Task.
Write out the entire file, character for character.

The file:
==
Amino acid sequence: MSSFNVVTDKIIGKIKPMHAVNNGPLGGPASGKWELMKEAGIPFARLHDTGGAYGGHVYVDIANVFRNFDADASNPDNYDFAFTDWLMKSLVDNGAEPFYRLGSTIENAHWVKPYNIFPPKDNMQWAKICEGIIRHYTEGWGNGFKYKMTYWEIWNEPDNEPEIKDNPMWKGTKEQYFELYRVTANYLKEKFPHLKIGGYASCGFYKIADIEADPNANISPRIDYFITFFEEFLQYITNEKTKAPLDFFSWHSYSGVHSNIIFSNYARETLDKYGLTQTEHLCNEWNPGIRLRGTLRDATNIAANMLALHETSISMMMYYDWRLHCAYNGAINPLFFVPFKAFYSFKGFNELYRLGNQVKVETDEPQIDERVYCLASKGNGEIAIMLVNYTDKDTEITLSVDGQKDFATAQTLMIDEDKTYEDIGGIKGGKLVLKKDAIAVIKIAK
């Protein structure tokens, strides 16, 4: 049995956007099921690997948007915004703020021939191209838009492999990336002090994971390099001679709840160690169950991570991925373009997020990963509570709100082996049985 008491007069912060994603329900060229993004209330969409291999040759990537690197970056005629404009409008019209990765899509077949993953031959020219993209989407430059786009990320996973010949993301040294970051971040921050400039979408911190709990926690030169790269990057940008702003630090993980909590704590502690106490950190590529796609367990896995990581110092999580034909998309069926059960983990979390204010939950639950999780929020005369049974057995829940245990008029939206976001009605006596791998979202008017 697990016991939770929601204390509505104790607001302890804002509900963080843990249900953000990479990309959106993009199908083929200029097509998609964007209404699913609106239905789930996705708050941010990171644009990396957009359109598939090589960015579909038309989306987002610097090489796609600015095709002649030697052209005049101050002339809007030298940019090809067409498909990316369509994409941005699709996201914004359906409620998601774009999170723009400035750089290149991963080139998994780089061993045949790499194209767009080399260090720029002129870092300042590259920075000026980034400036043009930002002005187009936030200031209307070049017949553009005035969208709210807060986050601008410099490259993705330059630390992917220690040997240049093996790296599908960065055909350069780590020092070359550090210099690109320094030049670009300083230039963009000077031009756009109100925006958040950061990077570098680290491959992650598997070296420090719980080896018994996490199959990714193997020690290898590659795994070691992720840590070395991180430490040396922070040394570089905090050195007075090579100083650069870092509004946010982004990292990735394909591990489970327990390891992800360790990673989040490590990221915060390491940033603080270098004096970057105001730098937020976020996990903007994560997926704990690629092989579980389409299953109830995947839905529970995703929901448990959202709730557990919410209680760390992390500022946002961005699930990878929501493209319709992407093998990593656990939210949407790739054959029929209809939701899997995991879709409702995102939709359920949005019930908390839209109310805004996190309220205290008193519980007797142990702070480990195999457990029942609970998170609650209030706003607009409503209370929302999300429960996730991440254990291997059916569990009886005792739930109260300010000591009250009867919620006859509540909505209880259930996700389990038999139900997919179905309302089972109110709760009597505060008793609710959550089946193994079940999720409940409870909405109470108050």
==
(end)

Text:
Amino acid sequence: MSSFNVVTDKIIGKIKPMHAVNNGPLGGPASGKWELMKEAGIPFARLHDTGGAYGGHVYVDIANVFRNFDADASNPDNYDFAFTDWLMKSLVDNGAEPFYRLGSTIENAHWVKPYNIFPPKDNMQWAKICEGIIRHYTEGWGNGFKYKMTYWEIWNEPDNEPEIKDNPMWKGTKEQYFELYRVTANYLKEKFPHLKIGGYASCGFYKIADIEADPNANISPRIDYFITFFEEFLQYITNEKTKAPLDFFSWHSYSGVHSNIIFSNYARETLDKYGLTQTEHLCNEWNPGIRLRGTLRDATNIAANMLALHETSISMMMYYDWRLHCAYNGAINPLFFVPFKAFYSFKGFNELYRLGNQVKVETDEPQIDERVYCLASKGNGEIAIMLVNYTDKDTEITLSVDGQKDFATAQTLMIDEDKTYEDIGGIKGGKLVLKKDAIAVIKIAK
């Protein structure tokens, strides 16, 4: 049995956007099921690997948007915004703020021939191209838009492999990336002090994971390099001679709840160690169950991570991925373009997020990963509570709100082996049985 008491007069912060994603329900060229993004209330969409291999040759990537690197970056005629404009409008019209990765899509077949993953031959020219993209989407430059786009990320996973010949993301040294970051971040921050400039979408911190709990926690030169790269990057940008702003630090993980909590704590502690106490950190590529796609367990896995990581110092999580034909998309069926059960983990979390204010939950639950999780929020005369049974057995829940245990008029939206976001009605006596791998979202008017 697990016991939770929601204390509505104790607001302890804002509900963080843990249900953000990479990309959106993009199908083929200029097509998609964007209404699913609106239905789930996705708050941010990171644009990396957009359109598939090589960015579909038309989306987002610097090489796609600015095709002649030697052209005049101050002339809007030298940019090809067409498909990316369509994409941005699709996201914004359906409620998601774009999170723009400035750089290149991963080139998994780089061993045949790499194209767009080399260090720029002129870092300042590259920075000026980034400036043009930002002005187009936030200031209307070049017949553009005035969208709210807060986050601008410099490259993705330059630390992917220690040997240049093996790296599908960065055909350069780590020092070359550090210099690109320094030049670009300083230039963009000077031009756009109100925006958040950061990077570098680290491959992650598997070296420090719980080896018994996490199959990714193997020690290898590659795994070691992720840590070395991180430490040396922070040394570089905090050195007075090579100083650069870092509004946010982004990292990735394909591990489970327990390891992800360790990673989040490590990221915060390491940033603080270098004096970057105001730098937020976020996990903007994560997926704990690629092989579980389409299953109830995947839905529970995703929901448990959202709730557990919410209680760390992390500022946002961005699930990878929501493209319709992407093998990593656990939210949407790739054959029929209809939701899997995991879709409702995102939709359920949005019930908390839209109310805004996190309220205290008193519980007797142990702070480990195999457990029942609970998170609650209030706003607009409503209370929302999300429960996730991440254990291997059916569990009886005792739930109260300010000591009250009867919620006859509540909505209880259930996700389990038999139900997919179905309302089972109110709760009597505060008793609710959550089946193994079940999720409940409870909405109470108050």